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Discussion on: Explain Rust like I'm five

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Kasey Speakman

Rust is a systems language, operating in the same space as C and C++. The difference being that Rust eases a lot of the pains those languages have. For instance, Rust has "guaranteed memory safety" whereas most system languages have lots of common ways to shoot yourself in the foot (at runtime) when dealing with memory. Rust has built-in concurrency abstractions to ensure memory safety for multi-threaded programs, including message passing. Rust also has convenience features that you usually only see in application languages. Examples: pattern matching, immutable variables, expressions, type inference.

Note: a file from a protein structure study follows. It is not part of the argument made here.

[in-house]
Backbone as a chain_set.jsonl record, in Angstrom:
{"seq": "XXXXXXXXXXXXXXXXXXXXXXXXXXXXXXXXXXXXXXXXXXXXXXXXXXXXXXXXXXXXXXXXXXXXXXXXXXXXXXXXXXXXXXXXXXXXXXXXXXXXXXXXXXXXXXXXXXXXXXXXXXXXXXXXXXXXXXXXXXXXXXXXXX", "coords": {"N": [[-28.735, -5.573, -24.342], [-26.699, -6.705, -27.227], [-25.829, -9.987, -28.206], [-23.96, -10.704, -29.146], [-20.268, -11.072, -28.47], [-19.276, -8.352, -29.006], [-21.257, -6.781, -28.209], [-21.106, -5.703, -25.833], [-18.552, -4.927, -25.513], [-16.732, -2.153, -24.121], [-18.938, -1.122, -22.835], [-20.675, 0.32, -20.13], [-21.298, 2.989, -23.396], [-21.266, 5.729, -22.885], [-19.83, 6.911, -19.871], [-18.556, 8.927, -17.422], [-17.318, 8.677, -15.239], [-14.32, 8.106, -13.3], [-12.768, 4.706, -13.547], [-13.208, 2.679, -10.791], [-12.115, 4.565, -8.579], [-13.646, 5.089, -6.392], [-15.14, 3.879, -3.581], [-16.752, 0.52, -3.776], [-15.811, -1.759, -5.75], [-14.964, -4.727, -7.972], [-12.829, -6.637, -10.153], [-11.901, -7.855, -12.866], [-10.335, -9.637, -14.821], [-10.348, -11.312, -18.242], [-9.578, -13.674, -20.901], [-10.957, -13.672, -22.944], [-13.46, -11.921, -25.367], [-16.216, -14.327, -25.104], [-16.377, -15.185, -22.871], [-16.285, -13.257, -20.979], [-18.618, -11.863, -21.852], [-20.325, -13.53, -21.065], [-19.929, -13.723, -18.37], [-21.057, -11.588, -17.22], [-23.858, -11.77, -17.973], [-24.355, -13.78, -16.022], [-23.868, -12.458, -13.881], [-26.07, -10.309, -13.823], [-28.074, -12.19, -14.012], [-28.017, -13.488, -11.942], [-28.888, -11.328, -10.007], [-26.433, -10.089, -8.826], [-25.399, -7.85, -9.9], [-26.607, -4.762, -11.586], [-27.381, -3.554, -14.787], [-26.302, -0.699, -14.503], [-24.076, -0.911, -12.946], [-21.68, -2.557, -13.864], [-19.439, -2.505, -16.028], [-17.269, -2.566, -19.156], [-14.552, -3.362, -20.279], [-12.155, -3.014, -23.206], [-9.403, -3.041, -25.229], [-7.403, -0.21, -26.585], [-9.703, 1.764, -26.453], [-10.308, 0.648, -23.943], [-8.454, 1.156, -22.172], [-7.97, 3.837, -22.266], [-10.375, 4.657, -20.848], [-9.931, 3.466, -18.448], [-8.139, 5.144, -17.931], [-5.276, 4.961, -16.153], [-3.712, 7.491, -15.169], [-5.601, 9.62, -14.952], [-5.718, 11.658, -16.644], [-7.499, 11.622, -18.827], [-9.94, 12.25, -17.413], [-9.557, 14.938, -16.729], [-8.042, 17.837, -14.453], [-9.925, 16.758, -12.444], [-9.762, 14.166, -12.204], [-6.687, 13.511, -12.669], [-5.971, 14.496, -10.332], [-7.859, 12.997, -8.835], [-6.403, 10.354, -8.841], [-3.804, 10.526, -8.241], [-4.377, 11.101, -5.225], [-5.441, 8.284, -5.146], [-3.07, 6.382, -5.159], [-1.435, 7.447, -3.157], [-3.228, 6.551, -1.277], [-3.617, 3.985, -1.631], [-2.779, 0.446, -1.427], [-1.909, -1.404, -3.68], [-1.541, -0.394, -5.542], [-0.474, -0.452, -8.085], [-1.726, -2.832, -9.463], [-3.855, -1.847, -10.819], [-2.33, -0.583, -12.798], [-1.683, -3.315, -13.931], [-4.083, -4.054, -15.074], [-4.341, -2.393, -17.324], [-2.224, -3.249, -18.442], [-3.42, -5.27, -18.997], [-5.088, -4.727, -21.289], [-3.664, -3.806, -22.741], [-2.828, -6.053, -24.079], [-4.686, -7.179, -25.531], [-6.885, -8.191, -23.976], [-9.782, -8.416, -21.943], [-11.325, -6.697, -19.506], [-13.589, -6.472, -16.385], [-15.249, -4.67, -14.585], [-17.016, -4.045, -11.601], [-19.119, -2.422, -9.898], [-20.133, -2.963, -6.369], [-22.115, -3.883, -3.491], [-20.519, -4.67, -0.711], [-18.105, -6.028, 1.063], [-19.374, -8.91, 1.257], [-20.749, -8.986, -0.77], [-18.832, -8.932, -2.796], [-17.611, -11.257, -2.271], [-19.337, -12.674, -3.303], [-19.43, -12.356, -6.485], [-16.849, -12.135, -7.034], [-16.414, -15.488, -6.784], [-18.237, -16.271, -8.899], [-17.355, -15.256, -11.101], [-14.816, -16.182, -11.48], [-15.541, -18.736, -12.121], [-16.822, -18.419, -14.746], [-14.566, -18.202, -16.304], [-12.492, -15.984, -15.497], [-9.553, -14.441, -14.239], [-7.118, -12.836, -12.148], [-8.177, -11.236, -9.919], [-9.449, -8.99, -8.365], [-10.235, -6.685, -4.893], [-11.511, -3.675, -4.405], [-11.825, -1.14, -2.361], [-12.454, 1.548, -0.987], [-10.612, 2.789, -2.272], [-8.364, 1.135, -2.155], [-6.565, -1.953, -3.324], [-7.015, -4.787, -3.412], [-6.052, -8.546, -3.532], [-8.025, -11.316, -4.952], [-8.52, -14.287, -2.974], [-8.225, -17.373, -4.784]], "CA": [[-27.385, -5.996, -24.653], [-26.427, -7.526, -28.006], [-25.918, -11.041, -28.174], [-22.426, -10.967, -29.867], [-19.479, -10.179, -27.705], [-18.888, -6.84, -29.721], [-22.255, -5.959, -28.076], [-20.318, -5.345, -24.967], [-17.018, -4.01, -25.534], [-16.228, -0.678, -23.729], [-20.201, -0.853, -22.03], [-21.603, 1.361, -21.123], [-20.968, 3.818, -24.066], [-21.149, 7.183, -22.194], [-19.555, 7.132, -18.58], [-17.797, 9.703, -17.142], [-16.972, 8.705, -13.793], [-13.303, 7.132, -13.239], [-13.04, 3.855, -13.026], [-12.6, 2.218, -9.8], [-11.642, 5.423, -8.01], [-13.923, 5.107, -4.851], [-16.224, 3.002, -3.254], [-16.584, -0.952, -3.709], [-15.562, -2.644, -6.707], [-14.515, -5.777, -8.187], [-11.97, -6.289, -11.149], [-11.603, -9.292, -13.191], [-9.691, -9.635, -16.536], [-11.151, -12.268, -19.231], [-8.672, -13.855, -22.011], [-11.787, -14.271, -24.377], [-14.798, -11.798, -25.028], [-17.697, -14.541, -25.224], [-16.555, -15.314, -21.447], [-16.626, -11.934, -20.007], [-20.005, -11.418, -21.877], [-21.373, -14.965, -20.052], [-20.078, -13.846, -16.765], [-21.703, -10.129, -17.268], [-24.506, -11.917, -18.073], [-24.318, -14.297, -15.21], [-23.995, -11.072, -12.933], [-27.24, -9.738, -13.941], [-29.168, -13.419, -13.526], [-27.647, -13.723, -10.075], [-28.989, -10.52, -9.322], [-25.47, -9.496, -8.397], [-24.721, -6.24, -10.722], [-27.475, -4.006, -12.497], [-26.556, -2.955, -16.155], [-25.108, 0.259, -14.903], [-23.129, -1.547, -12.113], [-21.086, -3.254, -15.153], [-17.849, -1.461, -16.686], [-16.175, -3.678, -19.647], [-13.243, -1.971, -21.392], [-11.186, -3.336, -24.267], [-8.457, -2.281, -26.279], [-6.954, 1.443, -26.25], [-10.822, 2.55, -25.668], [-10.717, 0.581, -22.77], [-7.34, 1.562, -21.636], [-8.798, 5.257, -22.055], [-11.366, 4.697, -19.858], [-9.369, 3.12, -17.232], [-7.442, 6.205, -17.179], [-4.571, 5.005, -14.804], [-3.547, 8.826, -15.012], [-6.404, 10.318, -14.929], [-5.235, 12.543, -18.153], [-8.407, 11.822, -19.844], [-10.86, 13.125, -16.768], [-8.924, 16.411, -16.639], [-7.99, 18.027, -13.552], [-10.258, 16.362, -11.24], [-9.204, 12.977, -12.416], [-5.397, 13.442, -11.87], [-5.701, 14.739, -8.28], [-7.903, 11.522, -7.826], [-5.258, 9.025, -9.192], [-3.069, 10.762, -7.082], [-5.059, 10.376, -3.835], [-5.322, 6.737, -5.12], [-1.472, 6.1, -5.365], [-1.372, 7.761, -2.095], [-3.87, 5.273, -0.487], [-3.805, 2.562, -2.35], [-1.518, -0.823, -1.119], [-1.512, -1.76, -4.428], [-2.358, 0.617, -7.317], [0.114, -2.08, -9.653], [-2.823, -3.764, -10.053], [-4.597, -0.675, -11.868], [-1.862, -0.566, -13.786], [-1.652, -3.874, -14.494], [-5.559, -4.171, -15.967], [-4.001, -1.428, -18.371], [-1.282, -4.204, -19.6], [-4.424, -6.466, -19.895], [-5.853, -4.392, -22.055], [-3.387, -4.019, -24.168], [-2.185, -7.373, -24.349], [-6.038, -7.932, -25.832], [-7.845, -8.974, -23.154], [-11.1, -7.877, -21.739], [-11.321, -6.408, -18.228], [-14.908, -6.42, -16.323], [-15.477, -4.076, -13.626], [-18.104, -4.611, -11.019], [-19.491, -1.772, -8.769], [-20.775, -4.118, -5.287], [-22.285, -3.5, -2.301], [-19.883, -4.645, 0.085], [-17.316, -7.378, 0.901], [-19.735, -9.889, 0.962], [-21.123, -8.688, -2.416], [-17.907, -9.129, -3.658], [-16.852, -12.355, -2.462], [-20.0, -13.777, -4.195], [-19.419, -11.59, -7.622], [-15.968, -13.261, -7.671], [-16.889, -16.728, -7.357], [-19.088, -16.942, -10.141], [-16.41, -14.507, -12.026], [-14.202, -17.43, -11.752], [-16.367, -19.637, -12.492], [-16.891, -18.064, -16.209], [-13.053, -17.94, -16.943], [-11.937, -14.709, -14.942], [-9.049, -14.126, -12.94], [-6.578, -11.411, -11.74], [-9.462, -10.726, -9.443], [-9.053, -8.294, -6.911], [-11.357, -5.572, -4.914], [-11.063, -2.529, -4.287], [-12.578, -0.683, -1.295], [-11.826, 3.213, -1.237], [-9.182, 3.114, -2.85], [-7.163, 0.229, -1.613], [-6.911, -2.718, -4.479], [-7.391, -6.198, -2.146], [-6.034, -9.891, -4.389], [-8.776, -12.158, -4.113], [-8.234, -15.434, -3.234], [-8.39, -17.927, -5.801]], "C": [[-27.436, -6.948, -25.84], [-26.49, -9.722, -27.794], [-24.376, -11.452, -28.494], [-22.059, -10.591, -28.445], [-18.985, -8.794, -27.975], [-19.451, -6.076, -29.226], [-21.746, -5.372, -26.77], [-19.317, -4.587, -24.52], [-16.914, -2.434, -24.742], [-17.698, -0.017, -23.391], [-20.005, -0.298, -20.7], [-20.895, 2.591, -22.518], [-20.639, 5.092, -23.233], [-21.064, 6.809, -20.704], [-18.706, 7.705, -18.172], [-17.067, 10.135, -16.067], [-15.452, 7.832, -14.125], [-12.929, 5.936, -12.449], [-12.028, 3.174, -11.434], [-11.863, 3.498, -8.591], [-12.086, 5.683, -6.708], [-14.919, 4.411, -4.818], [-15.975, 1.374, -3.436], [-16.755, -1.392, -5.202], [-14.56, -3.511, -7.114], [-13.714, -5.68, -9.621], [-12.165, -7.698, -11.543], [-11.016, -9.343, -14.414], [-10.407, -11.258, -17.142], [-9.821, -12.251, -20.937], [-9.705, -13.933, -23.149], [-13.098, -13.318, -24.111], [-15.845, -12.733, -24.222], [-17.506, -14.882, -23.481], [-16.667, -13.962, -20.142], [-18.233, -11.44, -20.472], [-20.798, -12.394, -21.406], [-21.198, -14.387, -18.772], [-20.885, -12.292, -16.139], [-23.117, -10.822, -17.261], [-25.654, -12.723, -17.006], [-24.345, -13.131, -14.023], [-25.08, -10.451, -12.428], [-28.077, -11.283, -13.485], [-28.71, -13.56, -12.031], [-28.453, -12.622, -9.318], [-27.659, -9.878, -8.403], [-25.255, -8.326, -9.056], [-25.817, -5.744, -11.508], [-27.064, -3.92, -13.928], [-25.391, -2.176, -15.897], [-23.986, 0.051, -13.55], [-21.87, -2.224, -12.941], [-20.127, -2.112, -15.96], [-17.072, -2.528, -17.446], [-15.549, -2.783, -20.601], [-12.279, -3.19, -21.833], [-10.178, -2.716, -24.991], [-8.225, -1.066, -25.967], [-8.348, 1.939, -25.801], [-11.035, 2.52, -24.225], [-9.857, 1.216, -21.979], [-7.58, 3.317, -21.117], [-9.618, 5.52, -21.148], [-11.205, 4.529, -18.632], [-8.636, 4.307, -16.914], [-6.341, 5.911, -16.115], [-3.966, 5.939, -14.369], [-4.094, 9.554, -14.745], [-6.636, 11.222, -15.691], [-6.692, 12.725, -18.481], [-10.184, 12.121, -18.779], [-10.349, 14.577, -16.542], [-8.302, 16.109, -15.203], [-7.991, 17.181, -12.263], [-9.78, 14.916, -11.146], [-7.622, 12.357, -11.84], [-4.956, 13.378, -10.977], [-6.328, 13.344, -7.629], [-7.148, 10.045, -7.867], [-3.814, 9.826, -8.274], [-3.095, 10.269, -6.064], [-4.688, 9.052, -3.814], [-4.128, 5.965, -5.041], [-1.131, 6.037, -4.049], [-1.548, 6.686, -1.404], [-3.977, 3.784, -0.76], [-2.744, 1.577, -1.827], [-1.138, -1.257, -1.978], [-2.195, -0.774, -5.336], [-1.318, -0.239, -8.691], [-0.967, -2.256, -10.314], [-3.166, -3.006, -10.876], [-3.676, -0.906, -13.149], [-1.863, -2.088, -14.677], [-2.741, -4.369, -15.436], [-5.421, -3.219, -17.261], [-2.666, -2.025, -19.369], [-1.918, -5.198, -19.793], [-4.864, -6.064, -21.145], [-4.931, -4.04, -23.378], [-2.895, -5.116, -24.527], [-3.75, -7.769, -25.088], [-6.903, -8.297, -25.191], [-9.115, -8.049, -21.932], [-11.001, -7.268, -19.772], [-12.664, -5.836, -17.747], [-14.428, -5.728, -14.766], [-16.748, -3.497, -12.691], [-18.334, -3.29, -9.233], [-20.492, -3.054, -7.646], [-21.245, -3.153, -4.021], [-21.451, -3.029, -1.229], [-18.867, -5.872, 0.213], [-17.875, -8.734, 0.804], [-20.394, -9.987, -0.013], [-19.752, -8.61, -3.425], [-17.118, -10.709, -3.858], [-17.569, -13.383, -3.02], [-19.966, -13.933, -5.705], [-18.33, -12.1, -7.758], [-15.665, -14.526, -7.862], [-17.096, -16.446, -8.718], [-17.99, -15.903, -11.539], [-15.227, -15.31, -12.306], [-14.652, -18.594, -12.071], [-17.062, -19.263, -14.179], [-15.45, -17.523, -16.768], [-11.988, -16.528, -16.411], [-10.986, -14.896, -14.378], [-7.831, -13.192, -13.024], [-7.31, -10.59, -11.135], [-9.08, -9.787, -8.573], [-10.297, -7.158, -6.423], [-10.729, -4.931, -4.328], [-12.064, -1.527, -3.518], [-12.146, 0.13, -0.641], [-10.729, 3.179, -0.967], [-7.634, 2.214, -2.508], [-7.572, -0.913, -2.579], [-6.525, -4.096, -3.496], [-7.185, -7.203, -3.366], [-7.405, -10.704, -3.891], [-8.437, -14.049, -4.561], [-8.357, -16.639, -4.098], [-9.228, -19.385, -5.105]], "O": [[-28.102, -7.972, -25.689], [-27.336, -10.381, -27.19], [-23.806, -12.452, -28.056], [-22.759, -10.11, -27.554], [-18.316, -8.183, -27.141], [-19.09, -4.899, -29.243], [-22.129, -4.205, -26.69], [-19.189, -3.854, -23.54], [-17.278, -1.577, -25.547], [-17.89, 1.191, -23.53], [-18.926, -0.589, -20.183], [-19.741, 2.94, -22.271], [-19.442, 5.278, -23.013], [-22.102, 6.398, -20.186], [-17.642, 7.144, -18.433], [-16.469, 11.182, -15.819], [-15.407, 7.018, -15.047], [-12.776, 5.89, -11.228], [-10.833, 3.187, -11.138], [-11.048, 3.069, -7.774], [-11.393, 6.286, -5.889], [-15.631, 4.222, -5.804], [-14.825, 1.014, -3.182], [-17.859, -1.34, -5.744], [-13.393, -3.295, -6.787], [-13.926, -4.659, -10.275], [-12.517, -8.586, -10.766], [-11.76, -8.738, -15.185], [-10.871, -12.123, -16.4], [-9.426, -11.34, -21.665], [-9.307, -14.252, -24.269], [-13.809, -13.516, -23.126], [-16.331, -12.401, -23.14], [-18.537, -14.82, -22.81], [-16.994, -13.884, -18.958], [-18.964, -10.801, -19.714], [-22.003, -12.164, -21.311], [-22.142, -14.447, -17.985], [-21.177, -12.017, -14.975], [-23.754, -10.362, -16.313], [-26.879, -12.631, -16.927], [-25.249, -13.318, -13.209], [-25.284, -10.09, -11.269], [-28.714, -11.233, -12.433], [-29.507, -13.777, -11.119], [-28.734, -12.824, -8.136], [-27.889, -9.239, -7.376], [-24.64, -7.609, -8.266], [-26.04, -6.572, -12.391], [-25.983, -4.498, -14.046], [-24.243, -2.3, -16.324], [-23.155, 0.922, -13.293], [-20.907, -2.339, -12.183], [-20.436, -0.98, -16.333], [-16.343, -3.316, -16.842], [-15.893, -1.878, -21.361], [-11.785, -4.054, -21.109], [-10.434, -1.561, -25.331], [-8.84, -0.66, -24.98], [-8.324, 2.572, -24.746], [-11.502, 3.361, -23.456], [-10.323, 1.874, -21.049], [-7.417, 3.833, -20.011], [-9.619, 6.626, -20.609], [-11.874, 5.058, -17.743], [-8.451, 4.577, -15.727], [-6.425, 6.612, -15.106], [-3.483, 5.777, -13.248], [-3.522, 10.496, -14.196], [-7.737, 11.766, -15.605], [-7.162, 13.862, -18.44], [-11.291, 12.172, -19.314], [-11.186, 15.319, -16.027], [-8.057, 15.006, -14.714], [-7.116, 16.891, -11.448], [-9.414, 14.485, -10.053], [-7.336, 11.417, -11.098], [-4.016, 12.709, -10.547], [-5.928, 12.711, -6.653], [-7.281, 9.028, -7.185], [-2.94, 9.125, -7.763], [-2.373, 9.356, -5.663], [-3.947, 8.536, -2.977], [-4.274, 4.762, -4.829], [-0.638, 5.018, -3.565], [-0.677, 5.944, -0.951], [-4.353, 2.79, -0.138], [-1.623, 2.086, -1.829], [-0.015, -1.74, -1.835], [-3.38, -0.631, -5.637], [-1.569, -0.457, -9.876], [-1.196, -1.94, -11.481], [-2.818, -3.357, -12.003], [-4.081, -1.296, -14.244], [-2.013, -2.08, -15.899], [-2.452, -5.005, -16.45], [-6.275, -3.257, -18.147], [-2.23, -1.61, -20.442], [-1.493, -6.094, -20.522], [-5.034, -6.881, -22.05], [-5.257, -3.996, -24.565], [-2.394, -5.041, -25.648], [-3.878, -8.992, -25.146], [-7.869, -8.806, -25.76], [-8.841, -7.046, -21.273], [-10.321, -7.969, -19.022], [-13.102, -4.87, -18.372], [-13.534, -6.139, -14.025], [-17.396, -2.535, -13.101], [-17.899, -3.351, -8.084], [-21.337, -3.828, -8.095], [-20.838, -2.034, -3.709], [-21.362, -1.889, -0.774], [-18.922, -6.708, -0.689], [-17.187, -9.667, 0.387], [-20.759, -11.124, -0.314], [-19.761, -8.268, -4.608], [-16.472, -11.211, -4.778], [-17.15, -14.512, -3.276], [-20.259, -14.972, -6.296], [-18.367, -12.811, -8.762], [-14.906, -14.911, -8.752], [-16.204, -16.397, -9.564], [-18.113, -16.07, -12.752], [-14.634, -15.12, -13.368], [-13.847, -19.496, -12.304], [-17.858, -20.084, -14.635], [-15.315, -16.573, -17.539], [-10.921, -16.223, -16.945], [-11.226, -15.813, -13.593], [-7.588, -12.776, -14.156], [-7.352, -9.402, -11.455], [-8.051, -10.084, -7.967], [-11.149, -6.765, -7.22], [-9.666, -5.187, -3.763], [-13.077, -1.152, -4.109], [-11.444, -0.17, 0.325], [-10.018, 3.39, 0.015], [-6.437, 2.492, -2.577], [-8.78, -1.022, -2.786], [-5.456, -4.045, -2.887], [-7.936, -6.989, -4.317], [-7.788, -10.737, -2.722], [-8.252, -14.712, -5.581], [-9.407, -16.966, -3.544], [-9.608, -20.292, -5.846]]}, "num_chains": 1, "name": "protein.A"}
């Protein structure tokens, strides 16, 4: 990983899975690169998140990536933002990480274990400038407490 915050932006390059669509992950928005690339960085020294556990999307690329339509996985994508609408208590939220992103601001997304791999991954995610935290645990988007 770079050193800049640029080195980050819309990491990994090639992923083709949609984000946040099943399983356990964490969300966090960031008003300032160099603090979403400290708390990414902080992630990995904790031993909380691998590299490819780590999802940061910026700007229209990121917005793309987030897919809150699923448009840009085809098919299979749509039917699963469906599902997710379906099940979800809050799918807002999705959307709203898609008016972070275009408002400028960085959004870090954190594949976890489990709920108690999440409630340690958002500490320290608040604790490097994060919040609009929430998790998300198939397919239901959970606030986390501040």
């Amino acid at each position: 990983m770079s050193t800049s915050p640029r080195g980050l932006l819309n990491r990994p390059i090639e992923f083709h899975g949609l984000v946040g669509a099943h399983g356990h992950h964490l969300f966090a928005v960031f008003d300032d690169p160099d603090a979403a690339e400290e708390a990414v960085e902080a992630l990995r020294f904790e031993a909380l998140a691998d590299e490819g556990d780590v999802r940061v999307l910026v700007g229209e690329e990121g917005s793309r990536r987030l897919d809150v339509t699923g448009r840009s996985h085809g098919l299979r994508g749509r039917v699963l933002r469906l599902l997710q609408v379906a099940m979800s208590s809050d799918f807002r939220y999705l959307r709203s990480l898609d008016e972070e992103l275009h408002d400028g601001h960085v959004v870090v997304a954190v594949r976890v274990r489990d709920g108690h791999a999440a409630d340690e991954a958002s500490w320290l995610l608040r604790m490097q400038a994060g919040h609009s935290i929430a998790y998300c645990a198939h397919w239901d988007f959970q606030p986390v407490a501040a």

Why and when would I want to use it?

You would use it any place where you might make a C, C++, or maybe a Go application for high performance, low overhead, and low-level access to system resources. Examples: device drivers, operating systems. Rust additionally claims to be good for "web applications". I think they mean server-side but could increasingly mean client-side as Web Assembly matures.

And (importantly) will i earn lots of money if I invest my time with it?

Products make money, not languages. As far as salary, probably no more than other languages in the long run (haven't done the market research myself), but it could be more enjoyable to maintain and add features over time.